Let’s start with a few facts. Australians’ waistbands have increased over the past three decades, with recent data showing 68% of men, 55% of women and 25% of children are overweight or obese.
Excess body fat is a problem for the individual. And it’s ultimately a problem for society because it overloads the national health budget.
Health problems due to excess body fat include an increased risk of type 2 diabetes, coronary heart disease, high blood pressure, asthma, sleep apnoea, musculoskeletal conditions (including osteoarthritis) and certain types of cancer (especially colorectal and breast cancer in post-menopausal women).
There is good evidence to show genes play a role in obesity and explain why some people gain more weight than others when their energy intake exceeds their body’s needs. But genetic factors can’t explain the rapid increase in excess body fat over the past 20 to 30 years.
So what has changed? Two obvious factors stand out.
Physical activity has decreased as we have embraced labour-saving devices and sedentary behaviours. Changes in urban design and the use of cars for transport also play major roles.
What we eat and drink has also changed. We eat more. We snack more often. We quench our thirst with sweetened beverages. Portion sizes for drinks, meals and snacks have all increased and foods and drinks that were once kept for special occasions are now daily “treats”.
In spite of calculations showing that our increased food intake and decreased exercise output have increased our national girth, we continue to ignore such obvious factors.
Instead we look for a magic bullet cure-all, with diets high on the list of possible saviours.
The need to consume less is generally an unwelcome message to individuals and to the corporate world, where the “economy” we worship depends on continued increases in consumption. Anything that might decrease consumption of any food or drink is strenuously opposed by those whose profits depend on market growth.
When health authorities suggested cutting kilojoules by eating less fat in the 80s and 90s, the food industry responded with literally hundreds of low-fat products, which replaced fat with sugars and refined starches.
When this move failed and was replaced by a low carb craze in the 2000s, a flood of low carb products followed.
Initially, any diet will “work”. Despite protestations to the contrary, every diet is based on some way of restricting kilojoule intake.
Some diets proudly proclaim you can eat as much butter and cream as you like, but then forbid almost everything you might have with these items. But there’s a limit to the number of fatty chops topped with butter that most people could eat.
Many people also like the rigidity of a diet’s rules – at least for a few weeks. After that, the rules are gradually broken.
We saw this with the CSIRO’s diets. After 12 months, those on low protein diets increased their protein intake to normal levels, while those on high protein diets reduced their protein intake.
Long term, no diet has proved effective. After the initial weight loss, most people on any diet regain most of what they lost. There’s no mystery to this.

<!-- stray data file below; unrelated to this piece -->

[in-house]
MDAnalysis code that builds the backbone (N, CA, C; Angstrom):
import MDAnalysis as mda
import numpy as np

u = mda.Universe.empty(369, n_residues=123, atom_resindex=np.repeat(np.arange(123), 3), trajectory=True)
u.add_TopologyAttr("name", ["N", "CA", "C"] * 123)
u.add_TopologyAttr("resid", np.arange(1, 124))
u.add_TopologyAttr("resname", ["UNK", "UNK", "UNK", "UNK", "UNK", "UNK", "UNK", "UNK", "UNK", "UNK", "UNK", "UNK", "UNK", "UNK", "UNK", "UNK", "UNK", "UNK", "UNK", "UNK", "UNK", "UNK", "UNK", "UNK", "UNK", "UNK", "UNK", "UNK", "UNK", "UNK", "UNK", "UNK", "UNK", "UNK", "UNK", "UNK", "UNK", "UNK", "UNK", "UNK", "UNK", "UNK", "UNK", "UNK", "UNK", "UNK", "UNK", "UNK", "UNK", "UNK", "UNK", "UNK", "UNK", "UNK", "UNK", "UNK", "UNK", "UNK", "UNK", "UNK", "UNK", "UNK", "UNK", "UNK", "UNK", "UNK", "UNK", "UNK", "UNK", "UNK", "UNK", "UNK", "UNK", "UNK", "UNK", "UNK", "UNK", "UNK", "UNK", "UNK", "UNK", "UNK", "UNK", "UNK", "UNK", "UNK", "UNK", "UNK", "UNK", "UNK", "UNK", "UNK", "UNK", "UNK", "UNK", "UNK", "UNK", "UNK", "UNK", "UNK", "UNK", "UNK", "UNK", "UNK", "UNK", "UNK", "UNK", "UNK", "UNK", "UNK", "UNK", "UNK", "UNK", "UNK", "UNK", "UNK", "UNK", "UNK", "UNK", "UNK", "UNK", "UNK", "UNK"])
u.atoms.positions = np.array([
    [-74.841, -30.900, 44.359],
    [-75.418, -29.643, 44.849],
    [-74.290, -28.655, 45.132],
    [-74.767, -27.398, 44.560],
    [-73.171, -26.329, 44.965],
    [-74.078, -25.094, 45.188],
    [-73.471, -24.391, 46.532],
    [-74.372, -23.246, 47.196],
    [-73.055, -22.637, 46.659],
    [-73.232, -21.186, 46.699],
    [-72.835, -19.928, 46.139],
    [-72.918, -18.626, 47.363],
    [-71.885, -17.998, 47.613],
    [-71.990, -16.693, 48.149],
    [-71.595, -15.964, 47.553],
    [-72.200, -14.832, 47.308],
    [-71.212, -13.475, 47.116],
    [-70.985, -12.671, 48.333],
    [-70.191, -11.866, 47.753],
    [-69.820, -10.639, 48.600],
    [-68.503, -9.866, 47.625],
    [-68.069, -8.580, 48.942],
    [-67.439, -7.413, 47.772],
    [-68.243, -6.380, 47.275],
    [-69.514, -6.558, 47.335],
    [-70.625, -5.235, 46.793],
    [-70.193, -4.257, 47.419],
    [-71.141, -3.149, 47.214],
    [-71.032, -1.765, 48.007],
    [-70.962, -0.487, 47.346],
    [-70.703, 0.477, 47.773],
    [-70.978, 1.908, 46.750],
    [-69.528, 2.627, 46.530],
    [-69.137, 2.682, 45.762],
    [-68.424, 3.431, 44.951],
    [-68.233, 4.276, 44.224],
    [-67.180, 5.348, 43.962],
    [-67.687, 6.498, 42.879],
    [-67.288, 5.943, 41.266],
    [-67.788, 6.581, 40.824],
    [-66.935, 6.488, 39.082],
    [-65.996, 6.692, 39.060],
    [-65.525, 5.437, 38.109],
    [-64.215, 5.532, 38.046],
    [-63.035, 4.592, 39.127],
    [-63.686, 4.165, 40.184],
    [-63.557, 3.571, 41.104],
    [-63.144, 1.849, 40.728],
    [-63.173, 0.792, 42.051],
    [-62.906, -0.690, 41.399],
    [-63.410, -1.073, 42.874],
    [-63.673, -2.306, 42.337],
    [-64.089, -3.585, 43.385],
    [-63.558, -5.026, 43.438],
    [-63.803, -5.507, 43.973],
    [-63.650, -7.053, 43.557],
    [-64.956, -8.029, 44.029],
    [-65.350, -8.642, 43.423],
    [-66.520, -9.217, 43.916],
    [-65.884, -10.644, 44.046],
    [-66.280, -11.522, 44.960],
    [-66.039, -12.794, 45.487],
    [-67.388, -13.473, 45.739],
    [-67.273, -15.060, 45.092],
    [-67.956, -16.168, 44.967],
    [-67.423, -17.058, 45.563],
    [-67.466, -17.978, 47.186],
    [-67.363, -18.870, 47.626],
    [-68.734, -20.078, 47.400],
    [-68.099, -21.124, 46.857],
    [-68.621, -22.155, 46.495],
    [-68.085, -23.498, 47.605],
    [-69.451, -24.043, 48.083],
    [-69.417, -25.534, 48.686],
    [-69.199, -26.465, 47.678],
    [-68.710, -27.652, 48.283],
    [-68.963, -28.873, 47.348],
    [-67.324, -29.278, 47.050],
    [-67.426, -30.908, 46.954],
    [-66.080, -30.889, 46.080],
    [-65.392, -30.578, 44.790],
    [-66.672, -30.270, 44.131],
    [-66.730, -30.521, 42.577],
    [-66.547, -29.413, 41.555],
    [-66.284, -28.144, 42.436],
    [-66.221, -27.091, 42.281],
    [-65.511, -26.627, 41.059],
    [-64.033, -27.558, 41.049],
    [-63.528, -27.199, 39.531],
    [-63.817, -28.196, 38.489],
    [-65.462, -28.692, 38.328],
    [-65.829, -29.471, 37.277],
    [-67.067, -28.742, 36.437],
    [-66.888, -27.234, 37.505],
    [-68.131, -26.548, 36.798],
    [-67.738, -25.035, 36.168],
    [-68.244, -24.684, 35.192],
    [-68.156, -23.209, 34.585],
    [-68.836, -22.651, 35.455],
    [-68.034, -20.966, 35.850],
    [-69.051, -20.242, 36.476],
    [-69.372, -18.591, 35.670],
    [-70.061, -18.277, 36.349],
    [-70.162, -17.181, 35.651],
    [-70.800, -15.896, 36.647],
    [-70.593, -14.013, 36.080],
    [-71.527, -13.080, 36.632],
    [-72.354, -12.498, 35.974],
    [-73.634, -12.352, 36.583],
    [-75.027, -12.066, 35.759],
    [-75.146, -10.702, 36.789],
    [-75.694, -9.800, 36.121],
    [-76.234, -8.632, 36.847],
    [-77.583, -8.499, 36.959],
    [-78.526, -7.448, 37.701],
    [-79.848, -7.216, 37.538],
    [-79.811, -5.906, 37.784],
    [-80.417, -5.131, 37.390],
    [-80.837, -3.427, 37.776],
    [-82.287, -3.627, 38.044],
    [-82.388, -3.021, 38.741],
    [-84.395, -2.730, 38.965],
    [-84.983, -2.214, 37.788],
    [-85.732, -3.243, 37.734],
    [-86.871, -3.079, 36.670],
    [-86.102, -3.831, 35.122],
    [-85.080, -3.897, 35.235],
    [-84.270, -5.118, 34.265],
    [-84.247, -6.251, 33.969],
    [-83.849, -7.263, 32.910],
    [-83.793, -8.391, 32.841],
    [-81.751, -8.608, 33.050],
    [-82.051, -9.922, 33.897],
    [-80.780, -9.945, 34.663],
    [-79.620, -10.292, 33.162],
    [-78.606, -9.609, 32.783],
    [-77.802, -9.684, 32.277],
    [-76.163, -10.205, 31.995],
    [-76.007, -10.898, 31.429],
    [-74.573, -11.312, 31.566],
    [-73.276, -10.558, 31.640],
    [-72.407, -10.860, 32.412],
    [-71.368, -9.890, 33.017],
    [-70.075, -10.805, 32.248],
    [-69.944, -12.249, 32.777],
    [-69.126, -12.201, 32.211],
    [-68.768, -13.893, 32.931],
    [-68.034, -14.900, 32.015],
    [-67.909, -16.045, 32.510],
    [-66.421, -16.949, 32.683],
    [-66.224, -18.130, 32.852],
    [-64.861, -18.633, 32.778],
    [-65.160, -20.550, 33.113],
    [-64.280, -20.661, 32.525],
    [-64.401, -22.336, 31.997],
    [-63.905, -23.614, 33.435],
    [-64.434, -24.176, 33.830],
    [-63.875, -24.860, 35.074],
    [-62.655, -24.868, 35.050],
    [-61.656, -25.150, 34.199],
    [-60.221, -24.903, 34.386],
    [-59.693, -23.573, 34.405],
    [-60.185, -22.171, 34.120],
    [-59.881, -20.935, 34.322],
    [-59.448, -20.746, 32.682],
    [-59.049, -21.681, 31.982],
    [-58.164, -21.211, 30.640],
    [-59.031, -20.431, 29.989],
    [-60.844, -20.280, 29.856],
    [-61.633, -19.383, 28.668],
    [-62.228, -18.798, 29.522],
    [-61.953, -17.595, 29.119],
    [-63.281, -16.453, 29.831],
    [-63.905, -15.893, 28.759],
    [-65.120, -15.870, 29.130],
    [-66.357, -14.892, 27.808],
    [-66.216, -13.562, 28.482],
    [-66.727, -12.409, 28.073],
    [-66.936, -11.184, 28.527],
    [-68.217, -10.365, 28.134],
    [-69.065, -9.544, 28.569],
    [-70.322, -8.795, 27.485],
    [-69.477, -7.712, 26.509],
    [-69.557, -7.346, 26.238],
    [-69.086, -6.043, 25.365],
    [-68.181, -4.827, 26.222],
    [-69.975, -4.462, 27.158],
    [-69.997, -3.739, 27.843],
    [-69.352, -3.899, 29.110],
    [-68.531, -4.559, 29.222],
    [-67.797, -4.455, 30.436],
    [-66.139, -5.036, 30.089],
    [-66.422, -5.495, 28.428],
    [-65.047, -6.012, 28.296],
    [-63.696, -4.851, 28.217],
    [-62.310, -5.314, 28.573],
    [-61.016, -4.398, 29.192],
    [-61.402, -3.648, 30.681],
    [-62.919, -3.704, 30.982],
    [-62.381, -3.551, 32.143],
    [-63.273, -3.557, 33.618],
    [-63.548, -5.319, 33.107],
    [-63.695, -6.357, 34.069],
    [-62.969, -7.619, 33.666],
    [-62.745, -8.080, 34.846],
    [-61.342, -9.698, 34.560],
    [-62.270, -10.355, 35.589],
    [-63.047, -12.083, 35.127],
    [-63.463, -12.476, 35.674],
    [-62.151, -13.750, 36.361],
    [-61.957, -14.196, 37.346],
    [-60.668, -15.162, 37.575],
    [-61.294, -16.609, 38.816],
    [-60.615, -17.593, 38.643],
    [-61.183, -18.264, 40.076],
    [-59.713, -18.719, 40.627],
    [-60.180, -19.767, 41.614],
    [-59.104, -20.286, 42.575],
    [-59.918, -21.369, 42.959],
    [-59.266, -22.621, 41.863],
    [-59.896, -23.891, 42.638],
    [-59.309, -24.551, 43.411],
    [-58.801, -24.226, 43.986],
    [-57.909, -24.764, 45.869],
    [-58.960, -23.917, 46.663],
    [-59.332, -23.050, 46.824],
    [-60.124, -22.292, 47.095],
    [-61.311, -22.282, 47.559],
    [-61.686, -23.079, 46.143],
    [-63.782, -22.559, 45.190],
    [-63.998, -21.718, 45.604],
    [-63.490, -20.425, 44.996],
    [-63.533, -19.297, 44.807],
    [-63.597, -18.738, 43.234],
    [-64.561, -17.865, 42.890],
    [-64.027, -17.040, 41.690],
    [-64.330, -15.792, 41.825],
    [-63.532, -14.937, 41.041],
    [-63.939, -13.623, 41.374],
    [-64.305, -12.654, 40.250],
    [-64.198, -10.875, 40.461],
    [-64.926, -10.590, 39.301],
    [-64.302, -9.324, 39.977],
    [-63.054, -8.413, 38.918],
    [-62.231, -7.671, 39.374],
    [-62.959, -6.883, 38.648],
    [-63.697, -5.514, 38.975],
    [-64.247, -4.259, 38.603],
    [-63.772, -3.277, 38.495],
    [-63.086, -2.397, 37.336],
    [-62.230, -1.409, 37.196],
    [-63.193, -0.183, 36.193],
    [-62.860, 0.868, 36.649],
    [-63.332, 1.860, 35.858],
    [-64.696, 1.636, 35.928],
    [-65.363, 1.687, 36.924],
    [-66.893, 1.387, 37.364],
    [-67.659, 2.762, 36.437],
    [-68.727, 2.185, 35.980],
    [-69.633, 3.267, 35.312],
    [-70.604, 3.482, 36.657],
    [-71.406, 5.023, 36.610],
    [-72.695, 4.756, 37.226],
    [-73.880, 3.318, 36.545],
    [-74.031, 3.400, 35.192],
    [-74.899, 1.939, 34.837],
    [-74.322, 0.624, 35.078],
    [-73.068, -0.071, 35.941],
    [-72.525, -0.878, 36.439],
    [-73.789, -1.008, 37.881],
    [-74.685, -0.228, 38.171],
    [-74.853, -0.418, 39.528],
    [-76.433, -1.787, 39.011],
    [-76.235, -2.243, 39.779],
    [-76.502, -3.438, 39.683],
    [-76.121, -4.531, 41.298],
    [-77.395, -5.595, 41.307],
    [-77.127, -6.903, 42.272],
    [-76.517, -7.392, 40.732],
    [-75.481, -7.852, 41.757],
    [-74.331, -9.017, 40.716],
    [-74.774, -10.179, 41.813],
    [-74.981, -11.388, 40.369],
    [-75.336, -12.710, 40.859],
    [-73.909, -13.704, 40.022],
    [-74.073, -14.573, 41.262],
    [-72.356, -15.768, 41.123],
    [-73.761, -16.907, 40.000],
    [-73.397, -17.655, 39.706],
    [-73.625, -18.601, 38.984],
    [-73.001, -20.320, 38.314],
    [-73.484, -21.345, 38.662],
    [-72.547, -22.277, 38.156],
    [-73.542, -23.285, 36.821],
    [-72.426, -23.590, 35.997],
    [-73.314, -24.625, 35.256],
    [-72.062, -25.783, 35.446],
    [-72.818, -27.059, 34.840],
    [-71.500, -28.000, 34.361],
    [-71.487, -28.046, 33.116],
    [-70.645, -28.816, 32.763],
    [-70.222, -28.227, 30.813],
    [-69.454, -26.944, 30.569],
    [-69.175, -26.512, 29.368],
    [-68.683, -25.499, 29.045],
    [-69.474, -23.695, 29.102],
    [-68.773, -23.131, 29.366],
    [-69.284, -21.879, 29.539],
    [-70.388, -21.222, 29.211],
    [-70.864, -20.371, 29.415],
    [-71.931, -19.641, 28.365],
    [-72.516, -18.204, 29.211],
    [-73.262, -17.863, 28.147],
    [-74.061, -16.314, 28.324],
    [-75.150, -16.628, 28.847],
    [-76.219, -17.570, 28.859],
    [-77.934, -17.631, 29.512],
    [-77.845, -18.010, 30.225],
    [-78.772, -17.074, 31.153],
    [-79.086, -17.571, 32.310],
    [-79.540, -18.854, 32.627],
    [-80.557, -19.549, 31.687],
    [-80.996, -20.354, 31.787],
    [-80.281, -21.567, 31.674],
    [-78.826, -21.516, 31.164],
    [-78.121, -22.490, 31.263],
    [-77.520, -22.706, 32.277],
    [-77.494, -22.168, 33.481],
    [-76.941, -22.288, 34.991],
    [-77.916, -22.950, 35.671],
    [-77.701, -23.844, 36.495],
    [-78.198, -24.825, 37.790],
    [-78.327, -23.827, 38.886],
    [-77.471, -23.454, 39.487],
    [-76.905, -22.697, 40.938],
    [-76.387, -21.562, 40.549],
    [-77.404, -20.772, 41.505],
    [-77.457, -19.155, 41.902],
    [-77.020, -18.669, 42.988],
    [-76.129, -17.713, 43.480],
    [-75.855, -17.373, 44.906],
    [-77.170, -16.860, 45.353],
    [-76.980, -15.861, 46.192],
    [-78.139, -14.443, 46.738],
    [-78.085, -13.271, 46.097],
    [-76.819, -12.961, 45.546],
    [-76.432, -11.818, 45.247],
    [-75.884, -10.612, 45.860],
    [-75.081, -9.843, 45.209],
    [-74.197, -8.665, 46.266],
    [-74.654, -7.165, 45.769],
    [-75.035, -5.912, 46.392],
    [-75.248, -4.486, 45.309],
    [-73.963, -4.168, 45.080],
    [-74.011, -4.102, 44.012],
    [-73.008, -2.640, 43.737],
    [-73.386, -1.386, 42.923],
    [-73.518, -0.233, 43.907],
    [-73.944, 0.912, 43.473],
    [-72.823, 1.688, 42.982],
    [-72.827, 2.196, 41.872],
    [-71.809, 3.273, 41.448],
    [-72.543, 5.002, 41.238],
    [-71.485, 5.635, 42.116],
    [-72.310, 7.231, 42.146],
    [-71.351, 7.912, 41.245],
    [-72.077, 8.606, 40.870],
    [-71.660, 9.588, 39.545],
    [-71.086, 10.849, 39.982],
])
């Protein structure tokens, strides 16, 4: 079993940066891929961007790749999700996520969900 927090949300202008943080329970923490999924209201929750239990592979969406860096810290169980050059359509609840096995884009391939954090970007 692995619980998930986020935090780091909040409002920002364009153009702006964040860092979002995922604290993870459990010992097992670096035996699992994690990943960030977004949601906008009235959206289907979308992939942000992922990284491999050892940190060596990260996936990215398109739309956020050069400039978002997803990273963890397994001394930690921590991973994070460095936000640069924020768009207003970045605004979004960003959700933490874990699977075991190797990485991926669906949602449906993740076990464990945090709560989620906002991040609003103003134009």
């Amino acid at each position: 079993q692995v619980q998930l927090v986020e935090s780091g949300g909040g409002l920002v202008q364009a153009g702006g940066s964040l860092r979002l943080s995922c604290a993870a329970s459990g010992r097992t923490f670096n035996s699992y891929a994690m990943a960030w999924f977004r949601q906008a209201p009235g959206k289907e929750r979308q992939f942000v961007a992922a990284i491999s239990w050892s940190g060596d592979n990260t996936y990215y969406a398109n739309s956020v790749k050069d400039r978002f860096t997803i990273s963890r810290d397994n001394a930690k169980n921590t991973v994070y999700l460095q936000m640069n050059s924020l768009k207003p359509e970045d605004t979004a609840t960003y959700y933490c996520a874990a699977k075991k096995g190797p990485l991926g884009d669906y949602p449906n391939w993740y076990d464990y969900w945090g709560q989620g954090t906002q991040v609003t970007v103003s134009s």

Much of the early weight loss is due to a loss of water. Our muscles store about 500 to 600g of glycogen (a store of energy), each gram stored with almost 3g of water. A few days on a low carb diet will deplete these stores and produce a rapid weight loss.
A high protein/low carb diet will force the body to convert some protein to glucose to maintain essential blood glucose levels (humans can’t convert fat to glucose). The leftover parts of protein must be excreted by the kidneys, which increases urine output.
Gaining fat is a slow process, usually occurring over many years. So the aim to lose it in weeks is a pipe dream. Burning off fat stores occurs slowly and only the extremely obese can hope to lose a kilogram a week.
As weight is lost, it also takes less energy to move the body. And while movement is often easier with less bulk to carry, those who aim to lose weight without increasing physical activity are doomed to fail.
The plethora of diets, diet books and diet gurus prolong the hope for a magic formula that will melt away the kilos.
But it’s time to get real and realise diets don’t work. The best solution to the obesity epidemic is to prevent it with healthier eating patterns and more physical activity.
If it’s too late for that, the solution is to make gradual changes to poor eating and exercise habits – and to make changes you can live with forever.
This magic formula of moving more and consuming less will take time and effort but you can bet it will work.
Part Two: Want to set up a weight loss scam? Here’s how…
Part Three: Feel manipulated? Anxious? Tune out the hype and learn to love your body
Part Four: Food v exercise: What makes the biggest difference in weight loss?
Part Five: An online tool to help achieve your weight-loss goal (no, it’s not a fad diet)
Part Six: Ignore the hype, real women don’t ‘bounce back’ to their pre-pregnant shape
Part Seven: Quick and easy, or painful and risky? The truth about liposuction
Part Eight: Weight loss and the brain: why it’s difficult to control our expanding waist lines
Part Nine: Are diet pills the silver bullet for obesity?
Part Ten: Want to try the latest fad diet? Just ask your local pharmacist
Author: Rosemary Stanton, Nutritionist & Visiting Fellow, UNSW Australia
This article was originally published on The Conversation.
Top Illustration: Flickr/HTB